The growing sophistication of spicy flavors

by Keith Nunes
Share This:

KANSAS CITY – The NPD Group’s recent release about the growing popularity of hot sauces underscores how far many consumers have come in their quest for flavor adventure. This openness is a welcome development for product developers seeking cost-effective ways to extend product lines and differentiate.

The Chicago-based market research firm found 56% of households have hot sauce in their kitchens. The Asian hot sauces sriracha is stocked in 9% of total U.S. households and 16% of households headed by someone under age 35. The trend also extends to food service, which has seen a double-digit increase in the number of cases of hot sauce shipped from food service distributors to restaurant operators.

The NPD Group’s findings were supported by a survey conducted by Kalsec, Inc., Kalamazoo, Mich. The ingredient supplier found 80% of the consumers surveyed said they enjoy hot and spicy foods, and more than half said they eat hot and spicy foods at least once per week. Snacks and soups were identified as the most common hot and spicy foods consumers have tried during the past year, according to Kalsec. Thai food was the most common hot and spicy cuisine tried in the past year while curry was the most common ingredient.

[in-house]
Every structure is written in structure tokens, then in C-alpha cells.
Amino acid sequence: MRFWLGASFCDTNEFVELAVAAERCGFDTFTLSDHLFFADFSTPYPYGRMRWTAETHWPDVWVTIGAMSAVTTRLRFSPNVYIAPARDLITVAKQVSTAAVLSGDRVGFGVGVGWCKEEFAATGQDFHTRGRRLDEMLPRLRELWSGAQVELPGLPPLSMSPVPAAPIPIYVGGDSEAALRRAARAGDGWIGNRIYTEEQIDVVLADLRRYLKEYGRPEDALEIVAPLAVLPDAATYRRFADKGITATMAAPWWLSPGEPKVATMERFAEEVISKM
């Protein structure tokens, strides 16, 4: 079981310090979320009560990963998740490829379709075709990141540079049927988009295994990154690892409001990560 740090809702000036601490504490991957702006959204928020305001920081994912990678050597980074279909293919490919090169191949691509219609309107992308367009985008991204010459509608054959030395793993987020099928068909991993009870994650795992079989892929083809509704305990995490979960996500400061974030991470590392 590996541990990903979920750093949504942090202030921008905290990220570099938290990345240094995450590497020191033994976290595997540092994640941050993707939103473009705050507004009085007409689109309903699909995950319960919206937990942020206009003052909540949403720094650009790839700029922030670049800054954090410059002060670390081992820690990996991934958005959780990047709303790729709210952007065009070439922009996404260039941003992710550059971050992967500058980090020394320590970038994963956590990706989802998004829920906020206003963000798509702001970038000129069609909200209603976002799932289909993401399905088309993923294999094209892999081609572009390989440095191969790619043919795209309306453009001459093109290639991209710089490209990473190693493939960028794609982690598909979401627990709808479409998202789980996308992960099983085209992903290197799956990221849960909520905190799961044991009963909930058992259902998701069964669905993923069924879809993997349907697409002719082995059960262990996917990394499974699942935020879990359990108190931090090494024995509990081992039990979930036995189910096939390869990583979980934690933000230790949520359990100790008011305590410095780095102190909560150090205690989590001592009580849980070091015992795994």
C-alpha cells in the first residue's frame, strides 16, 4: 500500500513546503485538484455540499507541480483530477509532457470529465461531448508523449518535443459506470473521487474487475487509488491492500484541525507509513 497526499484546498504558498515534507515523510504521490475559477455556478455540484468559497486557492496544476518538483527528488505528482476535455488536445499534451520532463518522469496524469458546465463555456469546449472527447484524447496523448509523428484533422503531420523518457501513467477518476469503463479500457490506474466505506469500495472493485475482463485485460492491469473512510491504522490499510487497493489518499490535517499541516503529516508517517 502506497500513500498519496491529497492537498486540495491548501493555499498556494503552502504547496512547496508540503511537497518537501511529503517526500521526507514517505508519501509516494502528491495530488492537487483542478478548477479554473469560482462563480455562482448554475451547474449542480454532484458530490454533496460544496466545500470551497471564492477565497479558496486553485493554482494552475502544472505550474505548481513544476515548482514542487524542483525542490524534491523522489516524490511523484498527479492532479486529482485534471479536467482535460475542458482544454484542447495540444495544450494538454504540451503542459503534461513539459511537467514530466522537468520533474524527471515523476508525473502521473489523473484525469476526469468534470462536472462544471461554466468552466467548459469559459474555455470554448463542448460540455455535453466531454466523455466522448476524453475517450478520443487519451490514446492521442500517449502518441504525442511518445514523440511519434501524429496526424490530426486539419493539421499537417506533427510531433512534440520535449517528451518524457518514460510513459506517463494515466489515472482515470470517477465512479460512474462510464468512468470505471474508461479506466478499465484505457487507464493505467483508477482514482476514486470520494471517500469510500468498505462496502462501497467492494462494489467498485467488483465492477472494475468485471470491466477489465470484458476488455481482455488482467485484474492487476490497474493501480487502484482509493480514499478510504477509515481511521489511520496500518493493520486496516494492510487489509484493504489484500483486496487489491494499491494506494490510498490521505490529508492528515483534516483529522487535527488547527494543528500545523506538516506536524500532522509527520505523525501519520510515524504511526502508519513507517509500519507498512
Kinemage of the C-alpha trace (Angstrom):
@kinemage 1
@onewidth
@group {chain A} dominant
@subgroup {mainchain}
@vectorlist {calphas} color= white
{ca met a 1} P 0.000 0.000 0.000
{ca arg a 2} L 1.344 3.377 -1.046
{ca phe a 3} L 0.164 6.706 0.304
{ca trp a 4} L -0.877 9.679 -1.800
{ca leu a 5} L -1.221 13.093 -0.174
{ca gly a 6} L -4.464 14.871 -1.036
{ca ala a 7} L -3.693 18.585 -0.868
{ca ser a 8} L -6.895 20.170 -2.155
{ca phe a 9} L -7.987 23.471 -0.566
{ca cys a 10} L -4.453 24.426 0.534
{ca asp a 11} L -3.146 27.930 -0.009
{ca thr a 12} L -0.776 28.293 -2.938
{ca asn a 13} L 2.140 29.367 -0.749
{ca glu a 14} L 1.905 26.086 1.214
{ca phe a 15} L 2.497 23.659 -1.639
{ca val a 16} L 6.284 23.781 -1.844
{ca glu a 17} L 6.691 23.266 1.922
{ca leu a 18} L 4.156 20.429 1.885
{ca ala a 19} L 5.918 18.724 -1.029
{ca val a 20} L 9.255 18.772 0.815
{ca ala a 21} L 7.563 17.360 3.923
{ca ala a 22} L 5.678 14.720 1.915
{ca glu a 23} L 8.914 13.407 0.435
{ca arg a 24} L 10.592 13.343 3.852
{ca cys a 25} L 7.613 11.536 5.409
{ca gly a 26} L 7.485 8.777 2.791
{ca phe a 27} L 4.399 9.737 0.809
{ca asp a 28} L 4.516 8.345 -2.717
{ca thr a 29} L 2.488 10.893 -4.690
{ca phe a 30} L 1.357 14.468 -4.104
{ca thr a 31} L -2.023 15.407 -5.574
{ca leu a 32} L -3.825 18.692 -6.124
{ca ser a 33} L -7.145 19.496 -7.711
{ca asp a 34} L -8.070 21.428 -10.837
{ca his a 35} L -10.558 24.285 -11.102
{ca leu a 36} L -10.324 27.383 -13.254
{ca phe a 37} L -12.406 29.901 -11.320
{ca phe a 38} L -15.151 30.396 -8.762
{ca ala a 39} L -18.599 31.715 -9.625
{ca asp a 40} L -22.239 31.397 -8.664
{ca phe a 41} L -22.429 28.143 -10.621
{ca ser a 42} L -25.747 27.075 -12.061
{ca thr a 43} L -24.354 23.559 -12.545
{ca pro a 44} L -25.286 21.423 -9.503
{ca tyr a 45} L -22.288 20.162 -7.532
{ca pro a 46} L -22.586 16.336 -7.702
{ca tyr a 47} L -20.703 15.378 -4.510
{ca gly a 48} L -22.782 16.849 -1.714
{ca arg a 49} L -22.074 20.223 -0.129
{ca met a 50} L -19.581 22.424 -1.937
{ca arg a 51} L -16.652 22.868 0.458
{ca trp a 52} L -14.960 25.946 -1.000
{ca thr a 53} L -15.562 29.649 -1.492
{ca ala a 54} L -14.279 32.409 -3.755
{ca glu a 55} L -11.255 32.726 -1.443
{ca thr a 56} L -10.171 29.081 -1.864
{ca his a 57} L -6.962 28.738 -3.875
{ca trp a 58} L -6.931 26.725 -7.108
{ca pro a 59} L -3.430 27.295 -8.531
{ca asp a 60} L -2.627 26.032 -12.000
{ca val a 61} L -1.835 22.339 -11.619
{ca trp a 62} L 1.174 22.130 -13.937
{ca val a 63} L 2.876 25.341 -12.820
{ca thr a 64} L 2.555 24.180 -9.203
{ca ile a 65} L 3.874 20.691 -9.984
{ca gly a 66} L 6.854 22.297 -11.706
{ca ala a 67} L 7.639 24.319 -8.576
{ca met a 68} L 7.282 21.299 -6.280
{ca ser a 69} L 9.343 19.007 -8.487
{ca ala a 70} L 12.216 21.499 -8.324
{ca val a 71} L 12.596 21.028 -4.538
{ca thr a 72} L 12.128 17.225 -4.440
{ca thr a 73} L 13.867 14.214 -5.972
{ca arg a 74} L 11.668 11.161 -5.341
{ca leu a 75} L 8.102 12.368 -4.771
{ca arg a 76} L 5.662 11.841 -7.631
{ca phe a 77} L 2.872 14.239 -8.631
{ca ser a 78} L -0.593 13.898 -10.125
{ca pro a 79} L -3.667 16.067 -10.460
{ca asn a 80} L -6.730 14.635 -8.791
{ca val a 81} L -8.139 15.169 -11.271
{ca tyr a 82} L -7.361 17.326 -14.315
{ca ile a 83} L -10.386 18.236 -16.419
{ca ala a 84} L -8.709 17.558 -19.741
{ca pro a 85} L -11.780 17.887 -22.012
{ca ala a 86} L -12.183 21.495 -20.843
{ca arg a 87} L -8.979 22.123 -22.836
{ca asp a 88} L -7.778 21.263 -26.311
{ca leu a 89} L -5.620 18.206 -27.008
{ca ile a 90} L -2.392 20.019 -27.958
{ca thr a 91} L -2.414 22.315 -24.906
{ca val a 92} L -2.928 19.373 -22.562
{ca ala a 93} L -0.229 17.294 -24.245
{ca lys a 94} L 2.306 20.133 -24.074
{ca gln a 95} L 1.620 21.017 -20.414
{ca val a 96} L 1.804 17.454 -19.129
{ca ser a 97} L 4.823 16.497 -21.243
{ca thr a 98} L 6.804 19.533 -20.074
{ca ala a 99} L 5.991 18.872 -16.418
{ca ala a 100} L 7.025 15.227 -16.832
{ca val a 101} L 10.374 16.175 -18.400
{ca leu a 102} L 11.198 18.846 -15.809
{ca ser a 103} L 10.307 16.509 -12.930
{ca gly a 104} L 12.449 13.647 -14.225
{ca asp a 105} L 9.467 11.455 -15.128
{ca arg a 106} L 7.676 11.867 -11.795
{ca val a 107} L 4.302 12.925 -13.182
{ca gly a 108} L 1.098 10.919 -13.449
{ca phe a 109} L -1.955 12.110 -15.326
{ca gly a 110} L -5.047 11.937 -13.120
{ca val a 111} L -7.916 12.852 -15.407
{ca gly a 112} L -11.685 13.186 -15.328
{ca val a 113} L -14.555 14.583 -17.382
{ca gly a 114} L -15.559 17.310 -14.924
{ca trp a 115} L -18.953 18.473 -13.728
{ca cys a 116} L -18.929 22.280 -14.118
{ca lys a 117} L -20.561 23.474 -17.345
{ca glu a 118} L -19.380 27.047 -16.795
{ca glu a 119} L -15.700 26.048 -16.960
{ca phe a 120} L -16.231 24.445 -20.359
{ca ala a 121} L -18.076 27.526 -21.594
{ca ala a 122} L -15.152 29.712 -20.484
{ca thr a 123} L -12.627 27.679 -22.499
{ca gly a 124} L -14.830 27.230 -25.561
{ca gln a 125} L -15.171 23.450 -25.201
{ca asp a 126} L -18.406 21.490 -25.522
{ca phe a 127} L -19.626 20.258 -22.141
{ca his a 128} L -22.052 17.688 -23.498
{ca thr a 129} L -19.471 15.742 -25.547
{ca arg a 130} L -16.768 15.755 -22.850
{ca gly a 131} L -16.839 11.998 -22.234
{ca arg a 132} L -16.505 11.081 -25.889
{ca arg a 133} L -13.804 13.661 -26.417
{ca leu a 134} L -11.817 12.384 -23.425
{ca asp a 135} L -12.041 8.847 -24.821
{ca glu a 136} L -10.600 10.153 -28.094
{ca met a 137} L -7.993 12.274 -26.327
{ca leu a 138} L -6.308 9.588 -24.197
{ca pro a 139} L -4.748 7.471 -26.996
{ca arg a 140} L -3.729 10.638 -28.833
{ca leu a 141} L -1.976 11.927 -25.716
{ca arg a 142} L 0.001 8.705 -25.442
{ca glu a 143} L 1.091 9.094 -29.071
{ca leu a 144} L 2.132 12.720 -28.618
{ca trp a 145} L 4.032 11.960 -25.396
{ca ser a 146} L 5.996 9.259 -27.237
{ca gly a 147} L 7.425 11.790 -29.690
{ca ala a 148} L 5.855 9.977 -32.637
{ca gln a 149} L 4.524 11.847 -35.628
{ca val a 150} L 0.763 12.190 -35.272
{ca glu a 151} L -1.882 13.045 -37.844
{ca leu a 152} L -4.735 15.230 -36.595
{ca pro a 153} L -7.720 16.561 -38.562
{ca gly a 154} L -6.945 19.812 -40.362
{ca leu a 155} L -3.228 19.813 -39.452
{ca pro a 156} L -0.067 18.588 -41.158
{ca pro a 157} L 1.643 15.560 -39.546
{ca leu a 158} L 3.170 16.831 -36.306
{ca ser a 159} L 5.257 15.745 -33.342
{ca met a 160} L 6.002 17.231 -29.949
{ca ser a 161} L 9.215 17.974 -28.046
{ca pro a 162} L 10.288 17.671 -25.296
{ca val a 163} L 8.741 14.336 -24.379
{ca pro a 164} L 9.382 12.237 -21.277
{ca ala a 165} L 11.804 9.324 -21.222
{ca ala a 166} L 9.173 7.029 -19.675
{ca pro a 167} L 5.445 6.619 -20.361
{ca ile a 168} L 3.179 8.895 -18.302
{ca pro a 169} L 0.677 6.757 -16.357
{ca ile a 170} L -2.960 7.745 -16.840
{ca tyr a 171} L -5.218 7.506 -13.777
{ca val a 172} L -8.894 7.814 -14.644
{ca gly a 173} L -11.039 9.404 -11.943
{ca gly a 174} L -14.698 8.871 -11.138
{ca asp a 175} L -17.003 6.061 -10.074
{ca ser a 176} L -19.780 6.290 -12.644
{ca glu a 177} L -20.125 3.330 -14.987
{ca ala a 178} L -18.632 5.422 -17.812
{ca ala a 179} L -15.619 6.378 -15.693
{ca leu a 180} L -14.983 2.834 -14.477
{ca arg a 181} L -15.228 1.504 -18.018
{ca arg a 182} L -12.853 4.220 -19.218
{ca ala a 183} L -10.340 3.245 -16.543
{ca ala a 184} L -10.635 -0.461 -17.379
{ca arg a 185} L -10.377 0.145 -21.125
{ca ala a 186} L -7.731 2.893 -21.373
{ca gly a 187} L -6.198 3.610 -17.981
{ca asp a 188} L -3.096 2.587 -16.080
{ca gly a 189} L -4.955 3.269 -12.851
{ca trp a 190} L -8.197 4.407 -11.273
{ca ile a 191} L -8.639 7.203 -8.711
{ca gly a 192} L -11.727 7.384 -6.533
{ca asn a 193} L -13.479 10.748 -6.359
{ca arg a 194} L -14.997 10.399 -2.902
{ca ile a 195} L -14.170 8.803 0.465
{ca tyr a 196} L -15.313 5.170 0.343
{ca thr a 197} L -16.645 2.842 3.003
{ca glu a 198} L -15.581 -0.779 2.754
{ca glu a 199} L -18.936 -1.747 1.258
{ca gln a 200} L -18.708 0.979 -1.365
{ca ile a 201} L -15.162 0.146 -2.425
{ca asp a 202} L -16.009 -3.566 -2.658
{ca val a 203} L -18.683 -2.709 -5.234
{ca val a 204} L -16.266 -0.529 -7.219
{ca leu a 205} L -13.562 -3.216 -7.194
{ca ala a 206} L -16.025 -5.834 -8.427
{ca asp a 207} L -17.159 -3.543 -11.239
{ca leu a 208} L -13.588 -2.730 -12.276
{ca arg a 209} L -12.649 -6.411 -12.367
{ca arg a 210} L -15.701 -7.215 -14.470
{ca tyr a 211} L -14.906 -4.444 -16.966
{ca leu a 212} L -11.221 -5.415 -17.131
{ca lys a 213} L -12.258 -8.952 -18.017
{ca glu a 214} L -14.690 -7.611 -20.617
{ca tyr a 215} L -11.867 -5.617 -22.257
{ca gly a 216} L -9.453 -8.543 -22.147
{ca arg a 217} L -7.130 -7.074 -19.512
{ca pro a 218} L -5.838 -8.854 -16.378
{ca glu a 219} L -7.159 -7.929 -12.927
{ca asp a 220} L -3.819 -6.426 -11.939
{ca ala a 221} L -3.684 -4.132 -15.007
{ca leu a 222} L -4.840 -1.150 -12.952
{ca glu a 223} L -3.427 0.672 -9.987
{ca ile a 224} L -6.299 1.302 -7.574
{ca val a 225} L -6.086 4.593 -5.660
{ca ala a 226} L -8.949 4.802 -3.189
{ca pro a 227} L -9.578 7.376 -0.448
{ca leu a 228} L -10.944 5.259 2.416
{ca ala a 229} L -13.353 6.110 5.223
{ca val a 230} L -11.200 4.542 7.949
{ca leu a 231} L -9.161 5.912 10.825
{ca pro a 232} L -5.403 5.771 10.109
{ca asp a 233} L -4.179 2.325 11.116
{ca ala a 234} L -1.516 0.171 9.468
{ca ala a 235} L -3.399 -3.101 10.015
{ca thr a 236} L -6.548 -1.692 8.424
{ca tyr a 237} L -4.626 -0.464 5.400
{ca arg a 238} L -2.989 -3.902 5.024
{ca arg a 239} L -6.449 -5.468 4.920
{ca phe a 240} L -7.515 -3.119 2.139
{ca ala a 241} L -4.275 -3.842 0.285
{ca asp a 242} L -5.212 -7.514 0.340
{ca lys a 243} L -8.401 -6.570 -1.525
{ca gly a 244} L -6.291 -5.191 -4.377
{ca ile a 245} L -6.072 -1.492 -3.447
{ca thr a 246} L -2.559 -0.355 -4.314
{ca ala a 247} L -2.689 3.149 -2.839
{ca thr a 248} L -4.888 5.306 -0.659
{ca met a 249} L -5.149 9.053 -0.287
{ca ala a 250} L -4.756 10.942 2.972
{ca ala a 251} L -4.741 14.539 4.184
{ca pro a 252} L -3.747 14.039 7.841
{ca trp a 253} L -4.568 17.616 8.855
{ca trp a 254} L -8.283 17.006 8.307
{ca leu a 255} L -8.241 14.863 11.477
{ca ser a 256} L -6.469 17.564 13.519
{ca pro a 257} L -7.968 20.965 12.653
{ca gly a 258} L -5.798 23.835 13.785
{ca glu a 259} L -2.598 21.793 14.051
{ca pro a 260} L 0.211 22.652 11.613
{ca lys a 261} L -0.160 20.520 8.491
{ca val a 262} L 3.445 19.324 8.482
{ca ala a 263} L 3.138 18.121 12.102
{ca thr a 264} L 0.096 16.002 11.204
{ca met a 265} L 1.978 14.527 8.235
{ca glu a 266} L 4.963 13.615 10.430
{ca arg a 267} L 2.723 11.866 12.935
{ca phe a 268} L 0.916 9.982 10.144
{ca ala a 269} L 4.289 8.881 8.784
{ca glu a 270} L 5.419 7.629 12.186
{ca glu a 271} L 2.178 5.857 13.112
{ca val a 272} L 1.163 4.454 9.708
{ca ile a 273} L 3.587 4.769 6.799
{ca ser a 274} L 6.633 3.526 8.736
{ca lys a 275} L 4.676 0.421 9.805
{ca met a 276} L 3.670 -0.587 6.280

Jalapeño, cayenne and chipotle were the most preferred pepper sources, but habanero, poblano and peri peri peppers were identified as rising in popularity.

“Our research not only confirms the continued, strong consumer demand to include hot and spicy foods as some part of their menu plant, but a desire to experience heat levels in a variety of new ways,” said Gary Augustine, executive director of market development for Kalsec.

As this trend moves forward, fusion is going to become a key point of differentiation as companies merge heat with sweet and continue to add spice to such traditional American comfort foods as macaroni and cheese, hot dogs and more. That consumers have become more welcoming of such diverse flavor adventures is positive. The challenge for product developers will be to continue to surprise and delight consumers with engaging concepts and unique flavor combinations.

Comment on this Article
We welcome your thoughtful comments. Please comply with our Community rules.

The views expressed in the comments section of Food Business News do not reflect those of Food Business News or its parent company, Sosland Publishing Co., Kansas City, Mo. Concern regarding a specific comment may be registered with the Editor by clicking the Report Abuse link.